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Next lesson
34.

Fireworks

Difficulty Hard

Introduction 00:00

In this lesson we are going to create fireworks whenever the user clicks on the screen:

The trick here is that we are going to use particles and animate them in a single vertex shader.

  • The particles start to expand fast in every direction
  • They scale up even faster
  • They start to fall down slowly
  • They scale down
  • They twinkle as they disappear

That doesn’t look too complicated, now does it? Remember that we need to do that in the vertex shader in order to achieve good performance, meaning that the same code will be executed for all particles.

Also, all the previously mentioned animation steps are intertwined, and we need to find a way to handle the various steps while combining them.

At the very end, we are going to implement a sky background as a bonus.

Setup 02:09

We get the usual simple setup with a few things to note:

  • One test cube to make sure that the experience is running properly
  • An instance of lil-gui that we are going to use for the sky
  • The vite-plugin-glsl dependency to handle GLSL files
  • OrbitControls to rotate around
  • TextureLoader that is ready to load some fancy particle textures
  • gsap in the dependencies that we are going to use to animate one single property

Base particles 02:57

Let’s create the particles instead of that cube.

Remove the whole Test section with the cube and create a Fireworks section instead, right before the Animate section:

/**
 * Fireworks
 */

We are going to have a black screen for a few minutes.

Since we need to create a new firework on each click, we better set a function for it.

Create a createFirework function and call it immediately:

const createFirework = () =>
{

}

createFirework()

We are going to add various parameters as we go such as the position, the radius, the amount of particles, etc.

Most of the following code will be inside createFirework.

Geometry

We are going to instantiate the usual BufferGeometry and fill it with random positions, but first, we need to know how many particles we want.

Add a count parameter to the createFirework function and set it to 100 when calling the function:

const createFirework = (count) =>
{

}

createFirework(100)

Don’t worry, we are going to add a lot more soon.

Now create a positionsArray using a Float32Array with a length of count * 3 since we need 3 values per vertex (xyz):

const createFirework = (count) =>
{
    // Geometry
    const positionsArray = new Float32Array(count * 3)
}

Loop from 0 to count, create an i3 which is i * 3 so that we have a value going 3 by 3 and fill the positionsArray array with random values:

const createFirework = (count) =>
{
    // Geometry
    const positionsArray = new Float32Array(count * 3)

    for(let i = 0; i < count; i++)
    {
        const i3 = i * 3

        positionsArray[i3    ] = Math.random()
        positionsArray[i3 + 1] = Math.random()
        positionsArray[i3 + 2] = Math.random()
    }
}

We are moving swiftly through this because we have done it multiple times before. But to put it in a nutshell: each loop corresponds to one vertex. For now, we’re filling the array with random positions, but later we will send more specific coordinates.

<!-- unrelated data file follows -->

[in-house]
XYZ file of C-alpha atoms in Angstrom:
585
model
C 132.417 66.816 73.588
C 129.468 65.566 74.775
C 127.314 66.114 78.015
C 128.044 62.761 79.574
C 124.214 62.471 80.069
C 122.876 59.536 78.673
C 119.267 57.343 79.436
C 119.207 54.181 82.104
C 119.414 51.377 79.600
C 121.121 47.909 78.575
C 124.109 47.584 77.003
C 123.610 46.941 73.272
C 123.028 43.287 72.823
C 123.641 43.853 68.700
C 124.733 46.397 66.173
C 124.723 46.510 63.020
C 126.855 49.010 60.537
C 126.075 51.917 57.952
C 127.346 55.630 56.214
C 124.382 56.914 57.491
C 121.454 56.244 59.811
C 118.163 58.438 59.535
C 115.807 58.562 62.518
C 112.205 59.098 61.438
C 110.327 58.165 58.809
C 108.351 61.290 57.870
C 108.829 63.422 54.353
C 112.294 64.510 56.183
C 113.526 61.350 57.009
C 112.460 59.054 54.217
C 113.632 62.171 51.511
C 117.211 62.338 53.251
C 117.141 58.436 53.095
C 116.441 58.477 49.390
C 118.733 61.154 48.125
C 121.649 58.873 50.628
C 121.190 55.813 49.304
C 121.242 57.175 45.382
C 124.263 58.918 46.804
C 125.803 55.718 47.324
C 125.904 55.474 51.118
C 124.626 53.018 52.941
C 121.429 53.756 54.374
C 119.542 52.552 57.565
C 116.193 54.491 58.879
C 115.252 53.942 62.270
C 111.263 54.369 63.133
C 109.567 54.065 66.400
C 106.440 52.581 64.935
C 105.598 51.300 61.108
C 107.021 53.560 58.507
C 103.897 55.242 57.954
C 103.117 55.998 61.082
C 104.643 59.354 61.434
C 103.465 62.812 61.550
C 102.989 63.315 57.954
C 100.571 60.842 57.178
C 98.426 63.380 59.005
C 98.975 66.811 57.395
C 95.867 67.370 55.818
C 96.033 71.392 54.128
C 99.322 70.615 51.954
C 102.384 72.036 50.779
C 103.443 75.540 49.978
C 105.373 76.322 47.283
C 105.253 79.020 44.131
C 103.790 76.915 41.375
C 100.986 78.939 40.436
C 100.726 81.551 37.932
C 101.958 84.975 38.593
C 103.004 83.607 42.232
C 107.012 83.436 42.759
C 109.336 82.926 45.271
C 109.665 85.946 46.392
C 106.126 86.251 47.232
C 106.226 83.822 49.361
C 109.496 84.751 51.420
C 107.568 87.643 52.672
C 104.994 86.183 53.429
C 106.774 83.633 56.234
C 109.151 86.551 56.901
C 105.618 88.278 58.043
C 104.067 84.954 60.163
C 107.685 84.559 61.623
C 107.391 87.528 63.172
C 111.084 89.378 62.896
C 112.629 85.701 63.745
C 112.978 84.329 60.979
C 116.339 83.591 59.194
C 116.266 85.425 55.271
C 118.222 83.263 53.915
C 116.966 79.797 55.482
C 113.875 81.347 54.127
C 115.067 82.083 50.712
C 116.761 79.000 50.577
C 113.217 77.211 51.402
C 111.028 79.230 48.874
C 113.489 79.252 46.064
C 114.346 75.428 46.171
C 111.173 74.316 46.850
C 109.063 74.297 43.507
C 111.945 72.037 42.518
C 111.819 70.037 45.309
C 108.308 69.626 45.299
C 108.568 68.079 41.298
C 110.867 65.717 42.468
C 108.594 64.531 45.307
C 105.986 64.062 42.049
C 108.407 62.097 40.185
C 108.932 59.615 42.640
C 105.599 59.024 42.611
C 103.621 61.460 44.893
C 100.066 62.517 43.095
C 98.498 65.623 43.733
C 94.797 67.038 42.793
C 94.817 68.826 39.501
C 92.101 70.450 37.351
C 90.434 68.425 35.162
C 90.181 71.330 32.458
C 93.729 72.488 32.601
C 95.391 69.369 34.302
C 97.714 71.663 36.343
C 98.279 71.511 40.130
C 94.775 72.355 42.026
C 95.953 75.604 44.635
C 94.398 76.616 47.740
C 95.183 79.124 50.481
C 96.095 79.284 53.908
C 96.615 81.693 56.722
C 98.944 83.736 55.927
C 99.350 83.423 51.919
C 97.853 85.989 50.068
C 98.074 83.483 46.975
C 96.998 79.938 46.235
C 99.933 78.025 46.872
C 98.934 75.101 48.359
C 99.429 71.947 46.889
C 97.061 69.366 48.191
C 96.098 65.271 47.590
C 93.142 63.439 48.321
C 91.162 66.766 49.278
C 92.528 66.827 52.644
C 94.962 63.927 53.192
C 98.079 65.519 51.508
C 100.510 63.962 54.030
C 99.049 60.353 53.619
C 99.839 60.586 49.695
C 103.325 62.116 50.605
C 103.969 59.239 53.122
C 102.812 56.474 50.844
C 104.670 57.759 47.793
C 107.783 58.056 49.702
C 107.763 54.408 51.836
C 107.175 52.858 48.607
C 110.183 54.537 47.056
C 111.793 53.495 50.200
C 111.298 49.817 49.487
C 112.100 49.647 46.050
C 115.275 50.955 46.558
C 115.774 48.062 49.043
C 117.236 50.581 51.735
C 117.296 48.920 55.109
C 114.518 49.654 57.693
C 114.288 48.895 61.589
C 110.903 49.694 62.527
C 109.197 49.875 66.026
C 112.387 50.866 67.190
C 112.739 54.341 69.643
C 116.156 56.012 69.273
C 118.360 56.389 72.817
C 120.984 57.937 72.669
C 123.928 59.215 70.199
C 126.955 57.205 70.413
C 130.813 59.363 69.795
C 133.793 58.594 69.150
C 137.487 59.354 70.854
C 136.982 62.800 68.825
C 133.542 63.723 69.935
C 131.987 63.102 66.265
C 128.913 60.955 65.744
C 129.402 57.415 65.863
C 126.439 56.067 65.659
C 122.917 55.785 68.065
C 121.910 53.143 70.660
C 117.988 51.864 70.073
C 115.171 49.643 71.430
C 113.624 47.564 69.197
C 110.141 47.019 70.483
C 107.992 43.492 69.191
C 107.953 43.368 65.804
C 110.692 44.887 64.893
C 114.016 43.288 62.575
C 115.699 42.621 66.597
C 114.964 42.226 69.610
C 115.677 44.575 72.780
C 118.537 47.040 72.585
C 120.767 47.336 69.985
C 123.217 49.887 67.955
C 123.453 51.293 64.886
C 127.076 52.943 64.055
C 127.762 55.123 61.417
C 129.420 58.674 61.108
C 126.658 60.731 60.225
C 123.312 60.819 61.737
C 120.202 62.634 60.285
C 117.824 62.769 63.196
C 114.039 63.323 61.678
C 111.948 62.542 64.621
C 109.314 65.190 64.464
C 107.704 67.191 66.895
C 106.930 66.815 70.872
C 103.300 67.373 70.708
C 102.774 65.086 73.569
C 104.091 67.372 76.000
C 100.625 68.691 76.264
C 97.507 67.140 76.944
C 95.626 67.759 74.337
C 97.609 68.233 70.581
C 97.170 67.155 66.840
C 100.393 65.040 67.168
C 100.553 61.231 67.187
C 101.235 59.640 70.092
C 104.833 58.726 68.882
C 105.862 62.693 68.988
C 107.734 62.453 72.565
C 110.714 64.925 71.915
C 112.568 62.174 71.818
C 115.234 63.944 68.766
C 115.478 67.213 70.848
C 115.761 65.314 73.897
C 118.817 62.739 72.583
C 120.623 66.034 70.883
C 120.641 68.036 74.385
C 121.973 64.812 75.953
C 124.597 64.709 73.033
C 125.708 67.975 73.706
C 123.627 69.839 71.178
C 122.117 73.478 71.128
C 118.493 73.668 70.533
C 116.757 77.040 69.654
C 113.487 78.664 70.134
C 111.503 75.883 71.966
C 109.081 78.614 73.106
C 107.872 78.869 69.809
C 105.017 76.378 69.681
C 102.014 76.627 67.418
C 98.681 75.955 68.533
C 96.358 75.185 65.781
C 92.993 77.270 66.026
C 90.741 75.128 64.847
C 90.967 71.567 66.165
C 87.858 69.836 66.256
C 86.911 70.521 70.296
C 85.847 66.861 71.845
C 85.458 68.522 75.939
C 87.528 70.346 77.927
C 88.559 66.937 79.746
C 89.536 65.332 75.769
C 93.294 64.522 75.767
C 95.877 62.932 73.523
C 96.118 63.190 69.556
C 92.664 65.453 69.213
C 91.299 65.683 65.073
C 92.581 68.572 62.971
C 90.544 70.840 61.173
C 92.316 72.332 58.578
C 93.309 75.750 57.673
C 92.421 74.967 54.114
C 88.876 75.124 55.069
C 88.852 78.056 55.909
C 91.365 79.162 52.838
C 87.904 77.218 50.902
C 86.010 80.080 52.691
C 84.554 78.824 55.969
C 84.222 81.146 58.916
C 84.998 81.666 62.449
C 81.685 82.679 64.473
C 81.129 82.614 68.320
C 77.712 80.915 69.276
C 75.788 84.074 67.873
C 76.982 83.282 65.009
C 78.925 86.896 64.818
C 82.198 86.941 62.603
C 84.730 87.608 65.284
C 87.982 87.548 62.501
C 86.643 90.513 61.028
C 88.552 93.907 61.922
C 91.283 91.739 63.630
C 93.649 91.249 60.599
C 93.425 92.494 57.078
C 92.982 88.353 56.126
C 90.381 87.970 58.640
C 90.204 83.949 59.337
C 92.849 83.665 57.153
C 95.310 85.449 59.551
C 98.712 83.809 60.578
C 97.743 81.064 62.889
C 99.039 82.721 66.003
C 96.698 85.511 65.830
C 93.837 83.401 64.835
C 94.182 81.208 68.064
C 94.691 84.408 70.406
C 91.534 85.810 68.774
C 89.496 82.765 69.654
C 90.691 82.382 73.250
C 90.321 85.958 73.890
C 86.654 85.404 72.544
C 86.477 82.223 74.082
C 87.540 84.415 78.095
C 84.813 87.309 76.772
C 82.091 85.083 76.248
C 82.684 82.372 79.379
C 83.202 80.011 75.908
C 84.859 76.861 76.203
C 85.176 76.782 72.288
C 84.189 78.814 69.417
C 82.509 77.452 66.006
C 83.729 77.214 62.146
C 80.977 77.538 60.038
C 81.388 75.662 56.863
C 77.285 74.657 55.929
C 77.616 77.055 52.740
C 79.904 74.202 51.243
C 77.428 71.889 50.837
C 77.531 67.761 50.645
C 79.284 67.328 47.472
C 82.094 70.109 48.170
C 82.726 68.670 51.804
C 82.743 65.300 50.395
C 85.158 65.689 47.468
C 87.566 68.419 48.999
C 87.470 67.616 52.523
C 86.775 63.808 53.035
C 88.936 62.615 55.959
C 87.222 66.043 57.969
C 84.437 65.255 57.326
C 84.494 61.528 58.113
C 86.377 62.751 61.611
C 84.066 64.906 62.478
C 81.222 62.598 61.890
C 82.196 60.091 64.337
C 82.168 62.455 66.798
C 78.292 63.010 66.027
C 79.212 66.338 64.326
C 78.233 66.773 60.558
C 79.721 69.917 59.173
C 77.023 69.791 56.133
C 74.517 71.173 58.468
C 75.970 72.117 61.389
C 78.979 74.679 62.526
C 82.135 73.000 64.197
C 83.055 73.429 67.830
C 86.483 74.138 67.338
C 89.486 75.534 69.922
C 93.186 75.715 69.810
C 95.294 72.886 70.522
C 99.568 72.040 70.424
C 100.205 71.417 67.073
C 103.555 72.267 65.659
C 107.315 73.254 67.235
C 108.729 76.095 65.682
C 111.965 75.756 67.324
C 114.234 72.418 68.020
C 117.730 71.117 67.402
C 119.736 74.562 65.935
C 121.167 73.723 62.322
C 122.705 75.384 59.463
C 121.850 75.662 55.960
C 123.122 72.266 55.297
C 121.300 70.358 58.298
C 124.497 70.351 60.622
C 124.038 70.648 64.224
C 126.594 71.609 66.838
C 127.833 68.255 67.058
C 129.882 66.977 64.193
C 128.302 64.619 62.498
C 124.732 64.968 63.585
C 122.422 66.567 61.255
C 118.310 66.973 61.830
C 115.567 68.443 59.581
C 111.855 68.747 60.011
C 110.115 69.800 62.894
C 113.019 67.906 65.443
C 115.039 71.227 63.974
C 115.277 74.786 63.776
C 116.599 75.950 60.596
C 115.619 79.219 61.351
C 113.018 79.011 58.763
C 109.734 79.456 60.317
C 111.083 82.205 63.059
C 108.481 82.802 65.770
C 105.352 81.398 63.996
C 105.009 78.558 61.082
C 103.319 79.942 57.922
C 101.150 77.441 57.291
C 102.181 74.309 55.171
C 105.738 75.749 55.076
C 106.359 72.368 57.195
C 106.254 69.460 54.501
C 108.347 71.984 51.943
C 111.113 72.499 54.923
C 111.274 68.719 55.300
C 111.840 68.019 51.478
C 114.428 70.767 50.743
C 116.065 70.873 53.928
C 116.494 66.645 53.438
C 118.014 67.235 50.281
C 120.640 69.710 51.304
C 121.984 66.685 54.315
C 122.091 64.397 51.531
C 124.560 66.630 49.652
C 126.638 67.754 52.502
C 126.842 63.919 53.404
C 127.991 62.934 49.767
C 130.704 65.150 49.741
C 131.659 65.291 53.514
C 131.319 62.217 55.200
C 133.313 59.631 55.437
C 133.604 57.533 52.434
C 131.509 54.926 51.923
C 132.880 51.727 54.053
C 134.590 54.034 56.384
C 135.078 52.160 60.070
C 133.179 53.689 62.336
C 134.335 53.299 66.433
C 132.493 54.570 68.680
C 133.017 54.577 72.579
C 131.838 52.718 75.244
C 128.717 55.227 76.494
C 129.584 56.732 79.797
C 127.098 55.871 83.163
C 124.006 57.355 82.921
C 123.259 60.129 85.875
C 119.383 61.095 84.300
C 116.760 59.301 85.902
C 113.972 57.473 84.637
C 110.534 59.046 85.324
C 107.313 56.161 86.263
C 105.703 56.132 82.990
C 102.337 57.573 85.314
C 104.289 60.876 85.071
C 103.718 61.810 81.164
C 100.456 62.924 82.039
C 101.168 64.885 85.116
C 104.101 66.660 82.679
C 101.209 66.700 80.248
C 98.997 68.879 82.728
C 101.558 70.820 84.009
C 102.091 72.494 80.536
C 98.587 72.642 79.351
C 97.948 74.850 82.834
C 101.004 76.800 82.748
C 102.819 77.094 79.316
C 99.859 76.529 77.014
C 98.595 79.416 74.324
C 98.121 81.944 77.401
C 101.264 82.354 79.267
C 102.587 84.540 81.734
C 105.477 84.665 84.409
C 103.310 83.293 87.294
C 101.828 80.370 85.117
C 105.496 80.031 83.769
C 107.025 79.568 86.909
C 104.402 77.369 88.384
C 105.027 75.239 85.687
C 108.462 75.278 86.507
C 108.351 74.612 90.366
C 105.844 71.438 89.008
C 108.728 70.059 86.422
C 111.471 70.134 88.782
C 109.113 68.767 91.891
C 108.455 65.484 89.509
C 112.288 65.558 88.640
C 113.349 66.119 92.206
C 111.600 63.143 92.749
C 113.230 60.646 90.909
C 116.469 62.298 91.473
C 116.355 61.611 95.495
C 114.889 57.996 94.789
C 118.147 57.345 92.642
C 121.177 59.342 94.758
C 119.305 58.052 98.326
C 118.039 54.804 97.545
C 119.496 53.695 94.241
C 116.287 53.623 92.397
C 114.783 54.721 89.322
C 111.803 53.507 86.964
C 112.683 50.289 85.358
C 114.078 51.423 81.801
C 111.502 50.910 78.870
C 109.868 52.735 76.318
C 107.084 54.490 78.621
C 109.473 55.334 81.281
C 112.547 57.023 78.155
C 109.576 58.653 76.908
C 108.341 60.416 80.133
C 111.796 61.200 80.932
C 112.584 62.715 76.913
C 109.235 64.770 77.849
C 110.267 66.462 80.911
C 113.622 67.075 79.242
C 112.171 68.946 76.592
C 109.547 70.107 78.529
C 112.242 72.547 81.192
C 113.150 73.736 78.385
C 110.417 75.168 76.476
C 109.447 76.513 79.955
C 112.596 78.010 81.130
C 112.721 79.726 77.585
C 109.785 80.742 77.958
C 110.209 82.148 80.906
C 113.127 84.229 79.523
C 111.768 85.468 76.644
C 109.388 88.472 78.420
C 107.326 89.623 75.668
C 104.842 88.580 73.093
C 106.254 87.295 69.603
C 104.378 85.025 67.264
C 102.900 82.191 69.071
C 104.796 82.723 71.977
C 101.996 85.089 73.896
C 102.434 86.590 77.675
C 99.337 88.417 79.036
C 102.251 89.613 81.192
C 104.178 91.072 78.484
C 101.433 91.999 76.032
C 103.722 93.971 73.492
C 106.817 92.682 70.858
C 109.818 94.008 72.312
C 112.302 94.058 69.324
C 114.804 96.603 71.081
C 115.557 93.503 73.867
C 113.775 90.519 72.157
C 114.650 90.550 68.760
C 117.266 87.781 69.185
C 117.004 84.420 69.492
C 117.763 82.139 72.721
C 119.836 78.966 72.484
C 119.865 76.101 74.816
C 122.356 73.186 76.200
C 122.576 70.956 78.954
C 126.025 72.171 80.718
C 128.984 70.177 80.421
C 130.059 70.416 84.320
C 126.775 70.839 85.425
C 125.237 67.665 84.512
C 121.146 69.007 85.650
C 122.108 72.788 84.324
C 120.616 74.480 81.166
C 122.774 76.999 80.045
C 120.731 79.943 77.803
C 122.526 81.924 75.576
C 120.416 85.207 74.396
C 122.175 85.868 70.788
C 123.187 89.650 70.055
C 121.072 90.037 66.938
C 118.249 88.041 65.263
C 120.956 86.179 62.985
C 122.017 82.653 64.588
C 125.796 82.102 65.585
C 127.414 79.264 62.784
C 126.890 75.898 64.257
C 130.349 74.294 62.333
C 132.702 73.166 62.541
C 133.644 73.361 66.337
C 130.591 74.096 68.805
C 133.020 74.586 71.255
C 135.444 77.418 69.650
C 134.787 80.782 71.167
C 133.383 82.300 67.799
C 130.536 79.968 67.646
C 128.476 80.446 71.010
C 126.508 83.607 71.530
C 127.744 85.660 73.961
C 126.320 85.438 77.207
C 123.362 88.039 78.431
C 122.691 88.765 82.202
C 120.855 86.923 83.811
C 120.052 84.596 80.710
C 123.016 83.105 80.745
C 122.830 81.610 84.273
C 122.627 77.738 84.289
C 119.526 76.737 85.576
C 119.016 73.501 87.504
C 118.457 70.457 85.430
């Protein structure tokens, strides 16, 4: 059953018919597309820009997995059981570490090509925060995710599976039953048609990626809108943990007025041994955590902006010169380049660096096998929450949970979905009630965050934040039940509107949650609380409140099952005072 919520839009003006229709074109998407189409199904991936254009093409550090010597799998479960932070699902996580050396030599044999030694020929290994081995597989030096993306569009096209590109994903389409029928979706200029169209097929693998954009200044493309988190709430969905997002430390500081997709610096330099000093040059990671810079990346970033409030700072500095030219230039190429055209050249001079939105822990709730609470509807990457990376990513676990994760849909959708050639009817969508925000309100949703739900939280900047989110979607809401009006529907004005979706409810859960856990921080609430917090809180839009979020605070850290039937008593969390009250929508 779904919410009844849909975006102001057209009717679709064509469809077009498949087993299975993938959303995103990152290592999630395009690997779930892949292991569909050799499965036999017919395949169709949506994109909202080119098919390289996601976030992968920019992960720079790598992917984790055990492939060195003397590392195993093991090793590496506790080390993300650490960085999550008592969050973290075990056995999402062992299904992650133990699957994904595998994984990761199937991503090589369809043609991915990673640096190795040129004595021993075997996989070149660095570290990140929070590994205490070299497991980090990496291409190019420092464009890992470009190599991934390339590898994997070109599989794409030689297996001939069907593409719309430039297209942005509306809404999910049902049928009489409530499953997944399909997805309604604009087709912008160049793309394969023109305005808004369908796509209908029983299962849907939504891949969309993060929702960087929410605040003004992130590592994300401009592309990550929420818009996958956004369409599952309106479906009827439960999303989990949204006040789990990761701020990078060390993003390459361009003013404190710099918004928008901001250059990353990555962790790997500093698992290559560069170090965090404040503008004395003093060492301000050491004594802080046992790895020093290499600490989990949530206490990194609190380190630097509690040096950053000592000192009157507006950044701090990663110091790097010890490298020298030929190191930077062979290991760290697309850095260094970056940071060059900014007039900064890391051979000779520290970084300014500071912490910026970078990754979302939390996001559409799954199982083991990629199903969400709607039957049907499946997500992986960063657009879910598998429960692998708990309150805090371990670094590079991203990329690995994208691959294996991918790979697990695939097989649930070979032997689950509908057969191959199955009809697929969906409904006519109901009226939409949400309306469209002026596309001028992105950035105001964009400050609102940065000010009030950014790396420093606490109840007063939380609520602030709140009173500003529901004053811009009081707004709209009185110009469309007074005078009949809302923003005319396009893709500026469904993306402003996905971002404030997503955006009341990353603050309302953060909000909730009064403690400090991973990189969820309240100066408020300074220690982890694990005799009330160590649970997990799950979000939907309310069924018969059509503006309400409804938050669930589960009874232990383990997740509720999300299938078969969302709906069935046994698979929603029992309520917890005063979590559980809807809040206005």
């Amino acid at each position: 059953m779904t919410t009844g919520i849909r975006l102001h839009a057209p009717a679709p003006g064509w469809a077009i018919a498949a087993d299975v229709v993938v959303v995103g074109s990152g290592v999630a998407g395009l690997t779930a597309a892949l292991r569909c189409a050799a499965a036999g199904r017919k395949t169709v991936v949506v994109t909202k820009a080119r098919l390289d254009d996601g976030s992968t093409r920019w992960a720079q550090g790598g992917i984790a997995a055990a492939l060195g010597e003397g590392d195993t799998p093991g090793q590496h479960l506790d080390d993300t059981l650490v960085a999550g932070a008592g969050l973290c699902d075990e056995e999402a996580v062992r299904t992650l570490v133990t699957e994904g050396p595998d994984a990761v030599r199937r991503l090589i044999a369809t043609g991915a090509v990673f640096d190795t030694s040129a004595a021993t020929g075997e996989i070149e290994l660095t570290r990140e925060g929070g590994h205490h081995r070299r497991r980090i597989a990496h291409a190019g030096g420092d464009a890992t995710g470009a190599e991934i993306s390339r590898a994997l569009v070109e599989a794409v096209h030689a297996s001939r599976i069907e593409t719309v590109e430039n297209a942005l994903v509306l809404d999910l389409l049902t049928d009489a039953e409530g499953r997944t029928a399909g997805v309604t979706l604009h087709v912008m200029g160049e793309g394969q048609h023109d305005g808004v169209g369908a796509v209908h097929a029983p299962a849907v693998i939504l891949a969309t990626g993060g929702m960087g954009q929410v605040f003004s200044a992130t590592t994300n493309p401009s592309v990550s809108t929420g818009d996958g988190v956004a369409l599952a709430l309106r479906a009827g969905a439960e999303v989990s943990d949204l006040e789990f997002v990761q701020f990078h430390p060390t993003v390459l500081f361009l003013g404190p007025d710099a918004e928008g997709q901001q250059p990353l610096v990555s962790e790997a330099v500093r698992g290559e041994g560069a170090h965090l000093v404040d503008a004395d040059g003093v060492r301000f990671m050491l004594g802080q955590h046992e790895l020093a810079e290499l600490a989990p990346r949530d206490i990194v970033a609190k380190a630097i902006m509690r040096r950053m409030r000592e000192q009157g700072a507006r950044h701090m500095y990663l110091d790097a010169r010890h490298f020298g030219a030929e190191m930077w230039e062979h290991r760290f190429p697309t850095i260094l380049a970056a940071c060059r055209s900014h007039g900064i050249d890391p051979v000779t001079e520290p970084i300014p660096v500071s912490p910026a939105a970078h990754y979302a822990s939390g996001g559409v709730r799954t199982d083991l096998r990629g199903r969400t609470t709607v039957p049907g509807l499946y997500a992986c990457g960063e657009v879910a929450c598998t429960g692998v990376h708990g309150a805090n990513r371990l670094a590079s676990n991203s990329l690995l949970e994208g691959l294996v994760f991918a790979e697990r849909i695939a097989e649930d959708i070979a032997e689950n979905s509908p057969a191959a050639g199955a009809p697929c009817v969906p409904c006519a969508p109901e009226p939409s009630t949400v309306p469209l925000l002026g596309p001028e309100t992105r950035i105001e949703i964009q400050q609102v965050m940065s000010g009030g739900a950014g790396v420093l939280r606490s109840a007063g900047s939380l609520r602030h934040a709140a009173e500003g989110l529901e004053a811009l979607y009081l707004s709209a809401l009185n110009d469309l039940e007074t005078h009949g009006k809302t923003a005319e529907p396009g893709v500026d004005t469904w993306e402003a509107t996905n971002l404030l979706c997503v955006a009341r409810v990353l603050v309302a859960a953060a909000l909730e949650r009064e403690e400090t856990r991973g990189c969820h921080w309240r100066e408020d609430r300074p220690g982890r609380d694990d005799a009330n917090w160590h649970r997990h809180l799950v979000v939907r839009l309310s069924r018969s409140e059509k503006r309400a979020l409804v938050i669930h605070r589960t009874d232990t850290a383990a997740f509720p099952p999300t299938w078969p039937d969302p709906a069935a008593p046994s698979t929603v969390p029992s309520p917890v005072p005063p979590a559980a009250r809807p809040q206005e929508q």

Subtract 0.5 to each Math.random() so that values are as much positive as negative:

const createFirework = (count) =>
{
    // Geometry
    const positionsArray = new Float32Array(count * 3)

    for(let i = 0; i < count; i++)
    {
        const i3 = i * 3

        positionsArray[i3    ] = Math.random() - 0.5
        positionsArray[i3 + 1] = Math.random() - 0.5
        positionsArray[i3 + 2] = Math.random() - 0.5
    }
}

We can now create the actual BufferGeometry:

const createFirework = (count) =>
{
    // ...

    const geometry = new THREE.BufferGeometry()
}

Then, add a 'position' attribute to it using a Float32BufferAttribute:

const createFirework = (count) =>
{
    // ...

    const geometry = new THREE.BufferGeometry()
    geometry.setAttribute('position', new THREE.Float32BufferAttribute(positionsArray, 3))
}

3 corresponds to the itemSize and indicates that we have 3 values per vertex (because xyz).

Material

For the material, let’s not rush anything and start with a PointsMaterial, which we will later replace with a ShaderMaterial:

const createFirework = (count) =>
{
    // ...

    // Material
    const material = new THREE.PointsMaterial()
}

Points

We can finally create the particles that we are going to name firework (singular) and use a Points instance, then add() it to the scene:

const createFirework = (count) =>
{
    // ...

    // Points
    const firework = new THREE.Points(geometry, material)
    scene.add(firework)
}

Finally, we’re getting something on screen, and we have a long and exciting road ahead.

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How to use it 🤔

  • Download the Starter pack or Final project
  • Unzip it
  • Open your terminal and go to the unzip folder
  • Run npm install to install dependencies
    (if your terminal warns you about vulnerabilities, ignore it)
  • Run npm run dev to launch the local server
    (project should open on your default browser automatically)
  • Start coding
  • The JS is located in src/script.js
  • The HTML is located in src/index.html
  • The CSS is located in src/style.css

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